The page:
This page last changed on Sep 04, 2009 by aaime.

This wiki page has been setup to allow a community filling of the OSGEO incubation questionnaire. Please participate in answering the questions/correcting the existing answers

1. Please provide the name and email address of the principal Project Owner.

GeoServer sources are assigned to a single legal entity, The Open Planning Project, as reported by the source code headers:

/* Copyright (c) 2001 - 2007 TOPP - All rights reserved.
 * This code is licensed under the GPL 2.0 license, available at the root
 * application directory.

A mail address is missing. Not sure what to insert here. Maybe Chris Holmes one?

2. Please provide the names and emails of co-project owners (if any).

The project is controlled by a Project Streering commitee composed by:

  • Alessio Fabiani
  • Andrea Aime
  • Chris Holmes (Chair)
  • Jody Garnett
  • Justin Deoliveira
  • Rob Atkinson
  • Simone Giannecchini

Mail addresses will be added only in the final mail to OSGEO to avoid spambots

3. Please provide the names, emails and entity affiliation of all official committers

Current committers are listed in the Xircles GeoServer developer page

  • jdeolive - Justin Deoliveria - OpenGeo
  • afabiani - Alessio Fabiani - GeoSolutions
  • jgarnett - Jody Garnett - Lisasoft
  • groldan - Gabriel Roldan - OpenGeo
  • cholmes - Chris Holmes - OpenGeo
  • dgricci - Richard Didier - IGN France
  • aaime - Andrea Aime - OpenGeo
  • tschaub - Tim Schaub - OpenGeo
  • dwinslow - David Winslow - OpenGeo
  • arneke - Arne Kepp - OpenGeo
  • mbarto - Mauro Bartolomeoli - Esalab
  • robatkinson - Rob Atkinson - AuScope / CSIRO Land and Water
  • iwillig - Ivan Willig - OpenGeo
  • simboss - Simone Giannecchini - GeoSolutions
  • bmmpxf - Mike Pumphrey - OpenGeo
  • bencaradocdavies - Ben Caradoc-Davies - AuScope / CSIRO Exploration and Mining
  • rpenate - Rolando Peñate - OpenGeo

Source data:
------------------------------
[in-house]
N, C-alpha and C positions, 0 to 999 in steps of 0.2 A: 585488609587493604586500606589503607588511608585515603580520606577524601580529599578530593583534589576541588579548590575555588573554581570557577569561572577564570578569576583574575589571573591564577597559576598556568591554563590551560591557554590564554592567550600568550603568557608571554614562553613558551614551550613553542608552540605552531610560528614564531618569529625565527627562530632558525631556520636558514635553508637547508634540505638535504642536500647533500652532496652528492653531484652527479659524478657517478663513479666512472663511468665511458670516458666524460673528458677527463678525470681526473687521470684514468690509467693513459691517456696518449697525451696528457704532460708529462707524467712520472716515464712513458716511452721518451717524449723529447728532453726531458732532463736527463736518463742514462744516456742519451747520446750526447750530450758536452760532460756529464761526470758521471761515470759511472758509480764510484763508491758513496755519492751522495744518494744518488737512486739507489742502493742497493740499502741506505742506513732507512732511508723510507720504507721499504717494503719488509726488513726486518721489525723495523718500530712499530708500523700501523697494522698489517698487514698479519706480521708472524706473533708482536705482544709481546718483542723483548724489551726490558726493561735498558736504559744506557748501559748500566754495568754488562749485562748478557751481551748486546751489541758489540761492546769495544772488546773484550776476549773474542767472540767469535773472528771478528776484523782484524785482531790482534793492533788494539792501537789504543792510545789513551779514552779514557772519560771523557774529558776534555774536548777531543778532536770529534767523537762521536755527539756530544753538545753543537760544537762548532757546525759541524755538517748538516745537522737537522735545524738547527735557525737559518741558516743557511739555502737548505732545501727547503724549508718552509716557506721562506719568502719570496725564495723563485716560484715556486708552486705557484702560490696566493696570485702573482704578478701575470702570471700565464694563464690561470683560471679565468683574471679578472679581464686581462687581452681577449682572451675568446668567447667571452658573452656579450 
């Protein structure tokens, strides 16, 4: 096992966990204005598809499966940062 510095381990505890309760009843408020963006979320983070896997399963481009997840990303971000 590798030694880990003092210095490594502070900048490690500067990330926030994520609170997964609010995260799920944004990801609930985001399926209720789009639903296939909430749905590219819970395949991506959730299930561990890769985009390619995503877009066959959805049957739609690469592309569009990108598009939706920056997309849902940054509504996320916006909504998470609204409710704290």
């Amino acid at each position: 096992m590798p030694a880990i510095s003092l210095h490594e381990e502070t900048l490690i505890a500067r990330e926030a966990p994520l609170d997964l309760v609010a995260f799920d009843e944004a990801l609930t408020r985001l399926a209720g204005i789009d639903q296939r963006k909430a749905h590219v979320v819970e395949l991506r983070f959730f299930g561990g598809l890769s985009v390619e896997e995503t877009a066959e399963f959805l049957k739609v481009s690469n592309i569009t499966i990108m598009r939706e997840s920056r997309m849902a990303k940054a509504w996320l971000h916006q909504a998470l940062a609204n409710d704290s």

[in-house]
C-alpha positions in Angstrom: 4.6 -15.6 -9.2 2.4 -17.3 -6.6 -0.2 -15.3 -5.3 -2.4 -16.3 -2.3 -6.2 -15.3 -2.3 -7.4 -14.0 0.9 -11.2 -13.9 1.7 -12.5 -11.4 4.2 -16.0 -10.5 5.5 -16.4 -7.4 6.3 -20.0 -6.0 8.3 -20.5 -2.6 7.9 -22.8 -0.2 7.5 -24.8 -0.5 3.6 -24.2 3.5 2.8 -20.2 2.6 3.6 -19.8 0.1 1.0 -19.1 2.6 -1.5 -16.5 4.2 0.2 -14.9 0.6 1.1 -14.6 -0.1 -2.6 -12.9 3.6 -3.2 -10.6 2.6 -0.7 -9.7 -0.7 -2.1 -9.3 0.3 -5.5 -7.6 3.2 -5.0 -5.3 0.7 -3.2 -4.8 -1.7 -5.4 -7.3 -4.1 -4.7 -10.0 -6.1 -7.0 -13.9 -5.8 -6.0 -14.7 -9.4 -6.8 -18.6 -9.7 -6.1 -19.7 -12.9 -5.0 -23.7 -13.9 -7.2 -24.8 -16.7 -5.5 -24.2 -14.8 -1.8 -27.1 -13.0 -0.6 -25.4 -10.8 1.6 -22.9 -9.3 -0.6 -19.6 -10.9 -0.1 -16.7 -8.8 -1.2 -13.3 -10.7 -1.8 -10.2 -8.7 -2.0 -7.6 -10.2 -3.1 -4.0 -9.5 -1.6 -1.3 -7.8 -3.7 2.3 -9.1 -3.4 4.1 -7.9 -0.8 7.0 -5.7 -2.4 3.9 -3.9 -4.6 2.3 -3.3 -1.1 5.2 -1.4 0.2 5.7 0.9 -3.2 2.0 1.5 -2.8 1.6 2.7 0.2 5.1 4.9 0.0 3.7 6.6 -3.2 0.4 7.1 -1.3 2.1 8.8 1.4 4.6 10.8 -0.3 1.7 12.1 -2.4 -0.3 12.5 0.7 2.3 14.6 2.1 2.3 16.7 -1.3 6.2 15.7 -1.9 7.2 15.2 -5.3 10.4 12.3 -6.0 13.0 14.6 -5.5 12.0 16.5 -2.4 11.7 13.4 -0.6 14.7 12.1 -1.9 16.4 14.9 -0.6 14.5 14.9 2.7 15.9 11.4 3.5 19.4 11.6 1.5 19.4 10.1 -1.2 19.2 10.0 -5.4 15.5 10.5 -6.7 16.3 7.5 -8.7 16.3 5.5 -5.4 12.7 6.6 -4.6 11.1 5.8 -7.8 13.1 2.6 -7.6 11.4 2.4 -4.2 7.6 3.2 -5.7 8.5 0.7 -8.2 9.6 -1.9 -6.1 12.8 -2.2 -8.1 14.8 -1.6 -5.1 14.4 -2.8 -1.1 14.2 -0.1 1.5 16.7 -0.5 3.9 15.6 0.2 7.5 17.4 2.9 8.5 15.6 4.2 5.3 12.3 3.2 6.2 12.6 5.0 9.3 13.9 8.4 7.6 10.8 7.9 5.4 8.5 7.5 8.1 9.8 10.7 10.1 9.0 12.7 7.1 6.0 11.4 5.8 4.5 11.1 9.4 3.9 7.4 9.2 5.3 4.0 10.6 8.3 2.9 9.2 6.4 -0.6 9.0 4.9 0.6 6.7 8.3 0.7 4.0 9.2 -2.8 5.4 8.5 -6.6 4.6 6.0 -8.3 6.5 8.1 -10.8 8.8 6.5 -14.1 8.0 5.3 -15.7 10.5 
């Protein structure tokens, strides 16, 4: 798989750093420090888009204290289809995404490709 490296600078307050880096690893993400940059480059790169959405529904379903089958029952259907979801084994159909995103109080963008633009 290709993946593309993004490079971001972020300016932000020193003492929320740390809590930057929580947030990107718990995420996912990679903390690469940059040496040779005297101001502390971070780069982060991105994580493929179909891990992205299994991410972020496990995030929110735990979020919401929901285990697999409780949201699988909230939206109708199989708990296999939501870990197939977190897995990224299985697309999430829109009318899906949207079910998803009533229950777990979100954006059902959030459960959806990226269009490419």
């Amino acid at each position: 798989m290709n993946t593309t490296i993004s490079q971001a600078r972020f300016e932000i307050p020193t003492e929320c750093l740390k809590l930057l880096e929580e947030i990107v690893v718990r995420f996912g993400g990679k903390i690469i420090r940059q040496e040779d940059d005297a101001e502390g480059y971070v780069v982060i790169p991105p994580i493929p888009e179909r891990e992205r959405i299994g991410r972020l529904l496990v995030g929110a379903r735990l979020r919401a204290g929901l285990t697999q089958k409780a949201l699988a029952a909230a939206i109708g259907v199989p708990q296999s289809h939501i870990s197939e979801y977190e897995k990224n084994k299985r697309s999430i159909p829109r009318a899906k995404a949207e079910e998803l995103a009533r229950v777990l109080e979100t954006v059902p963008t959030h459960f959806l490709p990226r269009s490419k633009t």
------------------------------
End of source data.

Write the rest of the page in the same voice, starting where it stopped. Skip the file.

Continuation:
• tenzochris - Chris Patterson - OpenGeo
  • sbenthall - Sebastian Benthall - OpenGeo
  • dany111 - Daniele Romagnoli - GeoSolutions
  • francesco.izzi - Francesco Izzi - CNR Italy
  • mcr - Christian Mueller - Independent consultant
  • riniangreani - Rini Angreani - AuScope / Curtin University of Technology
  • agerber - Alan Gerber - OpenGeo
  • etj - Emanuele Tajariol - GeoSolutions
  • awright - Alyssa Wright - OpenGeo
  • mleslie - Mark Leslie - LisaSoft

We thank previous committers for all the hard work in GeoServer. They been removed during the OSGEO preparation cleanup so that the actual committer list shows the ones that have been active:

  • jmacgill - James McGill
  • louiecw - Clint Lewis
  • saul.farber - Saul Farber
  • bowens - Brent Owens
  • oliver - Oliver Loe
  • jeichar - Jesse Eichar
  • chorner - Cory Horner
  • rgould - Richard Gould
  • benguela - Pablo Casado
  • quintona - Quinton Anderson
  • amanfredi - Anthony Manfredi
  • kc7bfi - David Robison
  • cedricbr - Cédric Briançon
  • kappu72 - Andrea Cappugi
  • ominiverdi - Lorenzo Becchi
  • gdavis - Graham Davis
  • lreed - Lucas Reed
  • nicastel - Nicolas CASTEL
  • rmgold - Rick Goldberg
  • tcoulter - Tim Coulter

4. Please describe your Project.

GeoServer is a Java-based web GIS server with a strong focus on implementing Open Geospatial Consortium (OGC) specification while keeping an eye for other popular Web GIS communication protocols such as REST.
GeoServer is the references implementation of WFS 1.0 and 1.1, WCS 1.1, and a compliant server for WMS 1.1 and WCS 1.0.

For a longer answer see the GeoServer description page on the GeoServer site:

5. Why is hosting at OSGeo good for your project?

It raises visibility and makes for a natural match that people out there are expecting to see.

6. Type of application does this project represent(client, server, standalone, library, etc.):

Web GIS server.